by Erren Geraud Kelly
by Erren Geraud Kelly there's nothing sadder than looking at the paper and seeing a picture of brown pelicans covered in progress this summer, kids will collect tar balls like they collect seashells the flood that came to new orleans came to nashville, too but it was just god's tears he cried in anger as he exacted his revenge on us karma is a bitch and she always wins so, taste this toxic gumbo and enjoy it we won't care if the headphones from our cell phones give us cancer in a few years it's just a small price to pay for keeping up with the joneses isn't that what cancer is anyway, a growth that doesn't stop? enjoy your oyster po-boy while you can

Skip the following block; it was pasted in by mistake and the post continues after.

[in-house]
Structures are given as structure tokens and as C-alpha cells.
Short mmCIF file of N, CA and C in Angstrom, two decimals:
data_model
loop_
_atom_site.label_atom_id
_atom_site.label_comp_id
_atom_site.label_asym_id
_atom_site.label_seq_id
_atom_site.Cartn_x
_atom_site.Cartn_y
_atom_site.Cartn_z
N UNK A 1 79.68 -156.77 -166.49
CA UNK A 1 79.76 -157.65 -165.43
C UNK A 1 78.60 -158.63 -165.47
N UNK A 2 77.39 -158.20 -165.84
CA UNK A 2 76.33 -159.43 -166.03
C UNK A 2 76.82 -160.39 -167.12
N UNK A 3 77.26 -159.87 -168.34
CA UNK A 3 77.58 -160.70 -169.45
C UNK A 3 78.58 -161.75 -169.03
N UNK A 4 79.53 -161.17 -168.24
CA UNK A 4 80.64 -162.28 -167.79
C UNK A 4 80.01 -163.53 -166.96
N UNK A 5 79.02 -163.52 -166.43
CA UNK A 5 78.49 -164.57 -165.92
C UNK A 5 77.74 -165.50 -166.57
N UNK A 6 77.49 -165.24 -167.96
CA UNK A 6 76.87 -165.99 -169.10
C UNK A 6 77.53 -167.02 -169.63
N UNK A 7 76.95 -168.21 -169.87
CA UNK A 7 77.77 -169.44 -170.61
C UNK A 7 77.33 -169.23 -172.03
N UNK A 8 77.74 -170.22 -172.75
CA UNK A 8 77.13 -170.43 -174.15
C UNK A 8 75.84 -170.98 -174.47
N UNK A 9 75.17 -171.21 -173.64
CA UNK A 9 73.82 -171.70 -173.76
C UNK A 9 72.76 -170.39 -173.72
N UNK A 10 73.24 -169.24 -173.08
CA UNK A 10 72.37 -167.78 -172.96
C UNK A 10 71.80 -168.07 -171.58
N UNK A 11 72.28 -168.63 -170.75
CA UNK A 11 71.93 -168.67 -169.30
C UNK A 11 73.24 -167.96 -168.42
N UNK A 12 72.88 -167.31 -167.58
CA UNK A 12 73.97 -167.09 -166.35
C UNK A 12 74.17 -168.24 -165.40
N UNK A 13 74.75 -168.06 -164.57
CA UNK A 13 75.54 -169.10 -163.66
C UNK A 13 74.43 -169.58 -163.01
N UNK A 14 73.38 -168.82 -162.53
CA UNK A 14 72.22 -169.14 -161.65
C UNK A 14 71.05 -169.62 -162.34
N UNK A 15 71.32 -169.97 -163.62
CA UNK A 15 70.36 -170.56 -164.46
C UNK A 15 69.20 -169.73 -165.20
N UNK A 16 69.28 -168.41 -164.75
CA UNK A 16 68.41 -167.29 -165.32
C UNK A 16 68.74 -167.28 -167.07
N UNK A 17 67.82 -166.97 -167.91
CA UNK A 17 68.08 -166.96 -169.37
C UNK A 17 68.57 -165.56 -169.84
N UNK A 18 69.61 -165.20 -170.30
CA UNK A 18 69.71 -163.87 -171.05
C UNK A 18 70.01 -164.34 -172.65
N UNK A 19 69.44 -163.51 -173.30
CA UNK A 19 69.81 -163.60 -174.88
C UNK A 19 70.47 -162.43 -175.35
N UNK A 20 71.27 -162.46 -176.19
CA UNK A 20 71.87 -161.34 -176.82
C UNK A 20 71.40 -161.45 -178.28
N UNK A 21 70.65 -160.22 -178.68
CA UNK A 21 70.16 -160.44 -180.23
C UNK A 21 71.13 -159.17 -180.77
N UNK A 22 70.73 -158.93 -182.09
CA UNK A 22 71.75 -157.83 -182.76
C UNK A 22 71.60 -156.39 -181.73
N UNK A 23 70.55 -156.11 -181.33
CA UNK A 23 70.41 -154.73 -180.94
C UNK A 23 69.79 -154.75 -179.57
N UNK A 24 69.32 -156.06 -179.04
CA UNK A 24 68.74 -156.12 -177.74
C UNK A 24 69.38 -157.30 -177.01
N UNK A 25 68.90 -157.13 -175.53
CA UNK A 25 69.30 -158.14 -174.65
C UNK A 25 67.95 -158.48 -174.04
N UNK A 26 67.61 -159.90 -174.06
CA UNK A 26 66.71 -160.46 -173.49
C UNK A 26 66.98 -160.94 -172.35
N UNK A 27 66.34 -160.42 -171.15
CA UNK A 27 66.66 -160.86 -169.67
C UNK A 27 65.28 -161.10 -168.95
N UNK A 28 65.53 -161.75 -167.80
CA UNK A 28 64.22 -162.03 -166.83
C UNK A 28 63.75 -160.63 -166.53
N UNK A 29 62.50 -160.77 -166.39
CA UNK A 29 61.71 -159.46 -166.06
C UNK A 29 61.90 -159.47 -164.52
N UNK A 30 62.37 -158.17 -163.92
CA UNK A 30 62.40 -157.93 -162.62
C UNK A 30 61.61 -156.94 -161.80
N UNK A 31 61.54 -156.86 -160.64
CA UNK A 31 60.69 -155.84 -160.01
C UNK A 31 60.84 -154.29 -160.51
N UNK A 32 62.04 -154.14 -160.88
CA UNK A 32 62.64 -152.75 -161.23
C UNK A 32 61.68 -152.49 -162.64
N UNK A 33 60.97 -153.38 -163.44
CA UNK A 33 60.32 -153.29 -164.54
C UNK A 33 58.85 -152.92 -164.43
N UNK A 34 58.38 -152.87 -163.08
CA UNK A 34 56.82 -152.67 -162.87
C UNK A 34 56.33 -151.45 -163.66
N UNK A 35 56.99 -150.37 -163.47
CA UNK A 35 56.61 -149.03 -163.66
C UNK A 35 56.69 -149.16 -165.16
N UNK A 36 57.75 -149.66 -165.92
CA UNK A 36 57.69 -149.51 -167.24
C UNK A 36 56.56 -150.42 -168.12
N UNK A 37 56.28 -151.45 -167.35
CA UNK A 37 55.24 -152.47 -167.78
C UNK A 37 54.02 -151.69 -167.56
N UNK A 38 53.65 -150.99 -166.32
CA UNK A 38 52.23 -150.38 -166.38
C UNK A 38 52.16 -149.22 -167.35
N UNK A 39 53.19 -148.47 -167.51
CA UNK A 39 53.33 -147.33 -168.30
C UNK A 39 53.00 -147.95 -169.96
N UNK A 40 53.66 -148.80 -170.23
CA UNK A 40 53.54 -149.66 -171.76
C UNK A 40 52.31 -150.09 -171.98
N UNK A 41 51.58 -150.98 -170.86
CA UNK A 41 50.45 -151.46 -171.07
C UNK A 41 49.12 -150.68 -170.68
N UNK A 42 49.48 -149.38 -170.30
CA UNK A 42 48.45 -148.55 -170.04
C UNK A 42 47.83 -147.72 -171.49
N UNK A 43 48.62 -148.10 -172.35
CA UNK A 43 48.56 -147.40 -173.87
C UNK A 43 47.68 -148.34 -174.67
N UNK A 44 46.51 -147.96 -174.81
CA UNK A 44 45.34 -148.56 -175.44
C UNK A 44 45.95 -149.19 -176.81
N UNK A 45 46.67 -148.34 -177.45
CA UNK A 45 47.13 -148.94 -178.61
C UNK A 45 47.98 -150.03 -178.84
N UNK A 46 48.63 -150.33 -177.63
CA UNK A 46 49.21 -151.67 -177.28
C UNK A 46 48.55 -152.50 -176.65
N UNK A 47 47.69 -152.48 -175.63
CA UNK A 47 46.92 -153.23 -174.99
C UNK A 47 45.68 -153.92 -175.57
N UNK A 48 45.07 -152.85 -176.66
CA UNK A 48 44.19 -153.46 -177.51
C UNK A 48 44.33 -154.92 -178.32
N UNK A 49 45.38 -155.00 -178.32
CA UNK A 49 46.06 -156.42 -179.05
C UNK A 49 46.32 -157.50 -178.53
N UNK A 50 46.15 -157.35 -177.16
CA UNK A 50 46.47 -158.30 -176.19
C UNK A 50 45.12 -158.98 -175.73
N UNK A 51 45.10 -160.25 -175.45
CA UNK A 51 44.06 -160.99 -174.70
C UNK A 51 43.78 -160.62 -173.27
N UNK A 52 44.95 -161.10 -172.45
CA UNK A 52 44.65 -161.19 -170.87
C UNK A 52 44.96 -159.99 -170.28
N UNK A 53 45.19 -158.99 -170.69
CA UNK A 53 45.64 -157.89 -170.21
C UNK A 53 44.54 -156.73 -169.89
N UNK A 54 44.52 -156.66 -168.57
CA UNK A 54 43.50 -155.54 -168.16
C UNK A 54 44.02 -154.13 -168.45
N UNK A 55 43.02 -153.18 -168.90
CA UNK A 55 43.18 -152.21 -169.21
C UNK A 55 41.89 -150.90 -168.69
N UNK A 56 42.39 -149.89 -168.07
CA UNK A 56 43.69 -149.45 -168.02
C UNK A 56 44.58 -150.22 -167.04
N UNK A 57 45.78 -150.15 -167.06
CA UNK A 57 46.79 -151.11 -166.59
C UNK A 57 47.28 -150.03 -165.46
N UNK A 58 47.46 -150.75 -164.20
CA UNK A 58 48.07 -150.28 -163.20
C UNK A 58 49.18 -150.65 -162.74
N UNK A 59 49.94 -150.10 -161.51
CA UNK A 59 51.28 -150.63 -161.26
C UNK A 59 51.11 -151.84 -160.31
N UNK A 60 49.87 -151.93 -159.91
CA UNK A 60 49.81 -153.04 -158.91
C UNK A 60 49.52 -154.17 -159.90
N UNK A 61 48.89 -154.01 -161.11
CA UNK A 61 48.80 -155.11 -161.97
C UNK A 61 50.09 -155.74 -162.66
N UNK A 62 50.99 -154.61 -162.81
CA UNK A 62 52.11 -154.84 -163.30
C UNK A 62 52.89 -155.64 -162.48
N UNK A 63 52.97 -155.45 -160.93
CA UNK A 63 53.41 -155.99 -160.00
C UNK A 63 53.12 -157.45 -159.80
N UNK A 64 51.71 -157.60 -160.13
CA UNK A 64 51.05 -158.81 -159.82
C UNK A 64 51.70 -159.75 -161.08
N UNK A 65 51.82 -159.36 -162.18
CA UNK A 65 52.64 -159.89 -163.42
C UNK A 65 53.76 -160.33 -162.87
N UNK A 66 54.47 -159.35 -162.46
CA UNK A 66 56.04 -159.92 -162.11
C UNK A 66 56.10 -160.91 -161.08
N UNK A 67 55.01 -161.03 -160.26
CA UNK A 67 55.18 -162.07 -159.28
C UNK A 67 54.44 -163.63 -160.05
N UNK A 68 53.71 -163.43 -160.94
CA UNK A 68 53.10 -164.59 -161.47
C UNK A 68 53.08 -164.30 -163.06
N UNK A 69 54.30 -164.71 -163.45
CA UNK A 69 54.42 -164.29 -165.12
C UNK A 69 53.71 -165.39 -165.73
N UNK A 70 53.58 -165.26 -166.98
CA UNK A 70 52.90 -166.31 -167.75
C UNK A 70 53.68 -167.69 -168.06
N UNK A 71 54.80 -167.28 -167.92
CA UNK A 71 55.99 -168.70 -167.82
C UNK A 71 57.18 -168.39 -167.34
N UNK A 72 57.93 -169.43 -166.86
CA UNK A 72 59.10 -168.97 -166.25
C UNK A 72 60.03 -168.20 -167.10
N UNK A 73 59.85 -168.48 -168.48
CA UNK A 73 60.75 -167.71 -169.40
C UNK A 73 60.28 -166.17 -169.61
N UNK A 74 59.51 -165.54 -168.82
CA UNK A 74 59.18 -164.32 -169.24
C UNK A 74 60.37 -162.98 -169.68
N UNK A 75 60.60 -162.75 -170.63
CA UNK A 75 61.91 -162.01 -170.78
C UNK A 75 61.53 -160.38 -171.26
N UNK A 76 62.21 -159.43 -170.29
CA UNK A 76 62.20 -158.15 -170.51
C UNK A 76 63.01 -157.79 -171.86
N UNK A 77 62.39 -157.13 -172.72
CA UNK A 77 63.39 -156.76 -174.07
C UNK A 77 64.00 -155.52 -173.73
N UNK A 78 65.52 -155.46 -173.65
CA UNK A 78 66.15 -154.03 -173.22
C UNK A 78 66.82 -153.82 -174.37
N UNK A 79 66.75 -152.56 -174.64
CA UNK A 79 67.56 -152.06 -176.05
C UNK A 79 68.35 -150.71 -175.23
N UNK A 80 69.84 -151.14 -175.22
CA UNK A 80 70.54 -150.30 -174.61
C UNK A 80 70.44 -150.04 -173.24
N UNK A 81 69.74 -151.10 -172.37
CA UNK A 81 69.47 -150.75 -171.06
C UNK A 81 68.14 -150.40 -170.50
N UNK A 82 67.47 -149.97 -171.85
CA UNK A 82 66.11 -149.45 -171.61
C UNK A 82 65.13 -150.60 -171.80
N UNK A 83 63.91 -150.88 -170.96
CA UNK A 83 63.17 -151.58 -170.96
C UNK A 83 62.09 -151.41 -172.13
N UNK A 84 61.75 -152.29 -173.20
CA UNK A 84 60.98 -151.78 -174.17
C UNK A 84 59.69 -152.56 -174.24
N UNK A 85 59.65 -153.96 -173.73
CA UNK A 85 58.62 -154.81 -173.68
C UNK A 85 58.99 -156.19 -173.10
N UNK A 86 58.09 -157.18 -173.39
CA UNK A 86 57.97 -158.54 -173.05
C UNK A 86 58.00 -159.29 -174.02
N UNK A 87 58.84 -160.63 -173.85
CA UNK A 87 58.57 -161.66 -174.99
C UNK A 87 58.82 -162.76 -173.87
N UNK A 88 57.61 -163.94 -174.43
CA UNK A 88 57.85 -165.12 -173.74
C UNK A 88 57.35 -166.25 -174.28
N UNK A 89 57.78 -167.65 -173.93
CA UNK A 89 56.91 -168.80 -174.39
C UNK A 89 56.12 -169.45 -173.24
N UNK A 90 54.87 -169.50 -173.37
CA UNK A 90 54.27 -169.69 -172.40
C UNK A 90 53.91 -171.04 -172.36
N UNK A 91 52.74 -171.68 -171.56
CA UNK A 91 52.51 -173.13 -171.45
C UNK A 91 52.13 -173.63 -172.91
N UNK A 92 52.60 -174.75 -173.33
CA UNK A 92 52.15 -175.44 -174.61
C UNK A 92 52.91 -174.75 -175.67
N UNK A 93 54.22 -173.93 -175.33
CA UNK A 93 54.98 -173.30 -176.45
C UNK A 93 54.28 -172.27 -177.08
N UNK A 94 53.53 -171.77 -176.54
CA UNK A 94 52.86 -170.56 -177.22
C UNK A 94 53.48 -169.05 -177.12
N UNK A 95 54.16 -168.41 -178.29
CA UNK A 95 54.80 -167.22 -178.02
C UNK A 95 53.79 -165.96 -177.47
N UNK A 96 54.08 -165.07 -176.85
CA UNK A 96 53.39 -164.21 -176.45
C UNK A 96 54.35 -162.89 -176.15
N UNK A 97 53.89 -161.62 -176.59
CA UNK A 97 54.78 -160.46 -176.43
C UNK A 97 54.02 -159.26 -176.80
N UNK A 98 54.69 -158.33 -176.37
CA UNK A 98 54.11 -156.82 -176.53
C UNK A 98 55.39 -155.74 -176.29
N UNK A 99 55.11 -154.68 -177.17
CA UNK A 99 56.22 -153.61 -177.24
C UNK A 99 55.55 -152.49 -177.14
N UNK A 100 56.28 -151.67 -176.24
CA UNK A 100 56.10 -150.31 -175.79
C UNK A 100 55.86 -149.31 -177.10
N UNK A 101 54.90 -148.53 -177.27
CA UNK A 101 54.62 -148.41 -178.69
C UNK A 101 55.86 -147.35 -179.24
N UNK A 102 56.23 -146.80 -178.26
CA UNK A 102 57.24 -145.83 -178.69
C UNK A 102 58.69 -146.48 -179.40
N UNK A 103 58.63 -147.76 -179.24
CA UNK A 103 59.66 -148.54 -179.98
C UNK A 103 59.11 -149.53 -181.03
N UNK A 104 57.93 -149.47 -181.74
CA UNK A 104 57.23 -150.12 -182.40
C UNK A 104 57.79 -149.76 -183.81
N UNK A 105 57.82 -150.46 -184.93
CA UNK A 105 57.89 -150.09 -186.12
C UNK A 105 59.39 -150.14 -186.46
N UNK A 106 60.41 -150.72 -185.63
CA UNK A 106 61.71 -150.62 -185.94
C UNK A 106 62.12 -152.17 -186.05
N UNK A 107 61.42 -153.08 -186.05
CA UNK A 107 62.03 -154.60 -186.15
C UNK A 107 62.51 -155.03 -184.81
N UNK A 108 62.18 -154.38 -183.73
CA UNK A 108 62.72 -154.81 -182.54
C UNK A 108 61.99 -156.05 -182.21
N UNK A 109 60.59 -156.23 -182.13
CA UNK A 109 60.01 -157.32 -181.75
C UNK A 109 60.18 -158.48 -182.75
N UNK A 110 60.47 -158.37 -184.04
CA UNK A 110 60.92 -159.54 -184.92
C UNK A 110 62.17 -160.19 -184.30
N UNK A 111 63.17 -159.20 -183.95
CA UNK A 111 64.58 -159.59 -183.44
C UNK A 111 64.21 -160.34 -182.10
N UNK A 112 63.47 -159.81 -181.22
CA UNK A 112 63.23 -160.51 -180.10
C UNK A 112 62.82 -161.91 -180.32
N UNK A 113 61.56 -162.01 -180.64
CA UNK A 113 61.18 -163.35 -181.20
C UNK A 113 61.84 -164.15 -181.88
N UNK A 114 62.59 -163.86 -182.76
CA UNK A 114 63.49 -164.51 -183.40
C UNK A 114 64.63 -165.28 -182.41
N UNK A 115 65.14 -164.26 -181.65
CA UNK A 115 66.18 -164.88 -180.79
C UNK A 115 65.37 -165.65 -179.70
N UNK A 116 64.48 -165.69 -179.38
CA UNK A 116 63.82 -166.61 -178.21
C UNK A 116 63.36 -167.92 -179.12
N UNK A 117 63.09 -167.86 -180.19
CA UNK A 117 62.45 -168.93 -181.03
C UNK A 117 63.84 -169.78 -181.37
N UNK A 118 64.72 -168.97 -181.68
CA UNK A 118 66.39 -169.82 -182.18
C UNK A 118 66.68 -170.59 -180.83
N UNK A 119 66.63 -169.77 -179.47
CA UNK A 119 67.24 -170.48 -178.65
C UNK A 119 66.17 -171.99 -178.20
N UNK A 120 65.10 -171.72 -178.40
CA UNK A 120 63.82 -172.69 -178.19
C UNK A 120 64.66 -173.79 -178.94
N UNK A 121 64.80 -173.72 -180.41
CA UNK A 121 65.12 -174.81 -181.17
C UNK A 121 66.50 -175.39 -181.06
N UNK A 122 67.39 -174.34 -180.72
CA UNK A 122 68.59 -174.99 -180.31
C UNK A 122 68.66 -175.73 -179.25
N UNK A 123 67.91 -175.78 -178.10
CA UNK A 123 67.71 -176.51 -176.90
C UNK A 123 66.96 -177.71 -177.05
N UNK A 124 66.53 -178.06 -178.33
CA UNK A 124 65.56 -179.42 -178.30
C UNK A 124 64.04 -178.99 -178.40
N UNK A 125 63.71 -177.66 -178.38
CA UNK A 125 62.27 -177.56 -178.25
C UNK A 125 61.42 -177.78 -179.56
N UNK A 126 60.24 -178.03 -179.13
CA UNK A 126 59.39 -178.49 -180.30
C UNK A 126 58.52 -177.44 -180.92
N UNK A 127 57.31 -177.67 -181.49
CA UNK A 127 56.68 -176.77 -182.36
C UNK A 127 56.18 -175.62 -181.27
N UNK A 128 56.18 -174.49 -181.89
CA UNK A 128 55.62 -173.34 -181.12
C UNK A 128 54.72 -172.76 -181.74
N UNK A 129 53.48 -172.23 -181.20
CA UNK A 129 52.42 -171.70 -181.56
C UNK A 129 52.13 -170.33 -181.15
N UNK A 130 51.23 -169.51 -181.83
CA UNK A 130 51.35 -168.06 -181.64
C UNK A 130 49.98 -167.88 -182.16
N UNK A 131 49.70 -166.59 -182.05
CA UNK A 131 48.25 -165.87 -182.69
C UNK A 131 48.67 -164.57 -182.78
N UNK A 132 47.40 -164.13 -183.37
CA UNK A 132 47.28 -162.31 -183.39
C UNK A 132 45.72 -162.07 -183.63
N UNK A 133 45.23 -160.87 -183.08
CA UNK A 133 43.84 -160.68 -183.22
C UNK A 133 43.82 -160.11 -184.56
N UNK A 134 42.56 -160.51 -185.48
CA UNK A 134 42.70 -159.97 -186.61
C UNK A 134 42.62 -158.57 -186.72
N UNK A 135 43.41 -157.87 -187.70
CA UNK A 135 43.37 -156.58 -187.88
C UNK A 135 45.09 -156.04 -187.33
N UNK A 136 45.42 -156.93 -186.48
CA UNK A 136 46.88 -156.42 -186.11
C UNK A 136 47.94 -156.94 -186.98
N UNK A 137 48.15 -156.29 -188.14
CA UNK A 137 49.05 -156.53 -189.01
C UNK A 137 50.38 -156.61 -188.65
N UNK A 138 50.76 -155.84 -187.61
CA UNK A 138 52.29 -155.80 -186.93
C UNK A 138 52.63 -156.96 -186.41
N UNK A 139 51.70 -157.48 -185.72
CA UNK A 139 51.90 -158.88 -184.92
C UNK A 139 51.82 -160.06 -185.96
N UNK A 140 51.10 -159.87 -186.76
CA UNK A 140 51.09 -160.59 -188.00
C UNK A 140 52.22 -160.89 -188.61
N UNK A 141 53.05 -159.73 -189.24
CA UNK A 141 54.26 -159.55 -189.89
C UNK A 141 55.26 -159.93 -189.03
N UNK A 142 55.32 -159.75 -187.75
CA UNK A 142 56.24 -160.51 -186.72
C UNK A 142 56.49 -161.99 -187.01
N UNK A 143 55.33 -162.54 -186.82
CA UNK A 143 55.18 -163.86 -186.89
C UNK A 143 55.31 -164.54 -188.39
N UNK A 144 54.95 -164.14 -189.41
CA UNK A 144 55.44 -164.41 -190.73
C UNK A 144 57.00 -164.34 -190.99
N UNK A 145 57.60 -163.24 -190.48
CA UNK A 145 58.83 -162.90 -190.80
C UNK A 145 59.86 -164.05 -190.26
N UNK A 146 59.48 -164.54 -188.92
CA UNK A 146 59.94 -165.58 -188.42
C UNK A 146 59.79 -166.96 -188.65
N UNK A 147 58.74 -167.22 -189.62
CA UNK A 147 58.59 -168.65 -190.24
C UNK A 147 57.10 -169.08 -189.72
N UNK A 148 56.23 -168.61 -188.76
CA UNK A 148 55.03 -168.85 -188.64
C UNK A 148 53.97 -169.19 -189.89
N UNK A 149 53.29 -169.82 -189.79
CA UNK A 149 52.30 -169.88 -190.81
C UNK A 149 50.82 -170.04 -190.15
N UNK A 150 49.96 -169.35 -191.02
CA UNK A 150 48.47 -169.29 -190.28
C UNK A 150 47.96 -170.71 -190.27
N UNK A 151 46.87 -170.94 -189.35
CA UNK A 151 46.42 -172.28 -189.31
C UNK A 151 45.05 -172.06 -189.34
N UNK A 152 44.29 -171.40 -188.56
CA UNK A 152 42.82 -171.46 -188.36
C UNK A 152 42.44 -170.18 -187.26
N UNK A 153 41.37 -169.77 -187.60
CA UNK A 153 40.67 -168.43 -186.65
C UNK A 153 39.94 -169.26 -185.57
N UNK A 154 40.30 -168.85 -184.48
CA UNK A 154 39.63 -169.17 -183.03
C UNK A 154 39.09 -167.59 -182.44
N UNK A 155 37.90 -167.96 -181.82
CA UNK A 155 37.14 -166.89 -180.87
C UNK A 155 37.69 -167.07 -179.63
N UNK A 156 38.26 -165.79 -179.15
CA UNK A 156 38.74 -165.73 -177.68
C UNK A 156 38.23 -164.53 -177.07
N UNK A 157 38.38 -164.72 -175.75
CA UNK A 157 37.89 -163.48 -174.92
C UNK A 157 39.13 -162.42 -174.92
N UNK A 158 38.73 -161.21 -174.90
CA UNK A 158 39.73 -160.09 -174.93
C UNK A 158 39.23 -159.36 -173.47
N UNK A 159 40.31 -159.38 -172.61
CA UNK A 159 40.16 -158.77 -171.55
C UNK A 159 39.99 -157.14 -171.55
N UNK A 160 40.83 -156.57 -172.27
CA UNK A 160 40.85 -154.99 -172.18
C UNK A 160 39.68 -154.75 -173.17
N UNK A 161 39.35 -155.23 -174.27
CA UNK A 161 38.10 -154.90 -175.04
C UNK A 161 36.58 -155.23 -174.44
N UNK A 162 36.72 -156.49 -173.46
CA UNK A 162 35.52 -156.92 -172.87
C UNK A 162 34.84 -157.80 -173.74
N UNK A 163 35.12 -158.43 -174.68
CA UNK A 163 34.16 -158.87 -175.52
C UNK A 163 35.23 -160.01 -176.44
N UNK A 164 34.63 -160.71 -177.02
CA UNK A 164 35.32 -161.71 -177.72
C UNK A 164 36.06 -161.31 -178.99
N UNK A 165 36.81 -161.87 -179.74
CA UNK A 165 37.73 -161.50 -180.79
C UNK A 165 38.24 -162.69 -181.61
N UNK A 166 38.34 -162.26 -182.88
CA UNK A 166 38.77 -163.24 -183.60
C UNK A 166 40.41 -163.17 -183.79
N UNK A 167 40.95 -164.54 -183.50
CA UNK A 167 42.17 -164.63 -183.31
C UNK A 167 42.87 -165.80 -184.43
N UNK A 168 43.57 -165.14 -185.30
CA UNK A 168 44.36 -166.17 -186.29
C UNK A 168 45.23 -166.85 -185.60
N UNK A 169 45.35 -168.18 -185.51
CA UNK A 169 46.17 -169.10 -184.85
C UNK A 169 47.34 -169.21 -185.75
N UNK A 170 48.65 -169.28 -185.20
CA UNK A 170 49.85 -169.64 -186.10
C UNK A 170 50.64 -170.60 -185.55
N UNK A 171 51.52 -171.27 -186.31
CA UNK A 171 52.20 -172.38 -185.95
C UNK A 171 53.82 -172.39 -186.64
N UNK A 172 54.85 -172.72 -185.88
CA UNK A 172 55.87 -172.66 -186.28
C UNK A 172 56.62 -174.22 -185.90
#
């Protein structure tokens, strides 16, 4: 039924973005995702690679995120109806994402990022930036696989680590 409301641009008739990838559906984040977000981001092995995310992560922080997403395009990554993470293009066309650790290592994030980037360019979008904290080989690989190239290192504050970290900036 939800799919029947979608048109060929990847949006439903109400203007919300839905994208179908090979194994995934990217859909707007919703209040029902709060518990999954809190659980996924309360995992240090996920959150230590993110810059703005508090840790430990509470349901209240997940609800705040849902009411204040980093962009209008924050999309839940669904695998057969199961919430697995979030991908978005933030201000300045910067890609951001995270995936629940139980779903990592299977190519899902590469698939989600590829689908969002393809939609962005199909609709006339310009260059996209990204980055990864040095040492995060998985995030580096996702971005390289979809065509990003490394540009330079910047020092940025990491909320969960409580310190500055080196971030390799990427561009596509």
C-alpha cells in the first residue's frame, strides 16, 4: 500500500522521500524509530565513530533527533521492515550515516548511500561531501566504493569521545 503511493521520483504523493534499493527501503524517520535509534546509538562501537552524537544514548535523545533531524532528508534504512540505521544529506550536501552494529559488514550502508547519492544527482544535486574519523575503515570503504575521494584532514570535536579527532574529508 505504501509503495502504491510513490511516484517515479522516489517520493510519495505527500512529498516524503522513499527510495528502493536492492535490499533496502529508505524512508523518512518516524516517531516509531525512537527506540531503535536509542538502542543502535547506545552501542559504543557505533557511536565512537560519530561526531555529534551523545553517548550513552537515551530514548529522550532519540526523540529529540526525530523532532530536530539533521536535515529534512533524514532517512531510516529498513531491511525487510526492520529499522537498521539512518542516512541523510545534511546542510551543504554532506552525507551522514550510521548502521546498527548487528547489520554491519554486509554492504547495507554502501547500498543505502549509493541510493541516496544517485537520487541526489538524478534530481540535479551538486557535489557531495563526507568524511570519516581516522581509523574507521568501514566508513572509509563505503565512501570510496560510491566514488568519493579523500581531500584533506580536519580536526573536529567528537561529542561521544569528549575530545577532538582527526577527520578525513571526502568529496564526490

by Erren Geraud Kelly A place i head back to That i'll never belong to again It's growing My family accepts, if not Love me for what i am The streets are always the same Summer heat makes crepe myrtle Trees wilt And gumbo tastes good With beer on a hot night I look on the parade ground For the person I used to be I wonder about shannon sometimes, I refuse to believe she didn't love me Funny, i don't take the advice I gave to my mother To "simply let go" I see my barber Though we know I don't need him anymore The streets are still the same But not me Erren Geraud Kelly is a poet based in New York City by way of Louisiana. A graduate of Louisiana State University in Baton Rouge, he has been writing for 21 years and been published in Hiram Poetry Review, Mudfish and Poetry Magazine. Most recently, he was published in " In Our Own Words," a Generation X poetry anthology. "The themes in my writings vary," says Kelly, "but I have always had a soft spot for subjects and people who are not in the mainstream. I never limit myself to anything, I always try to keep an open mind."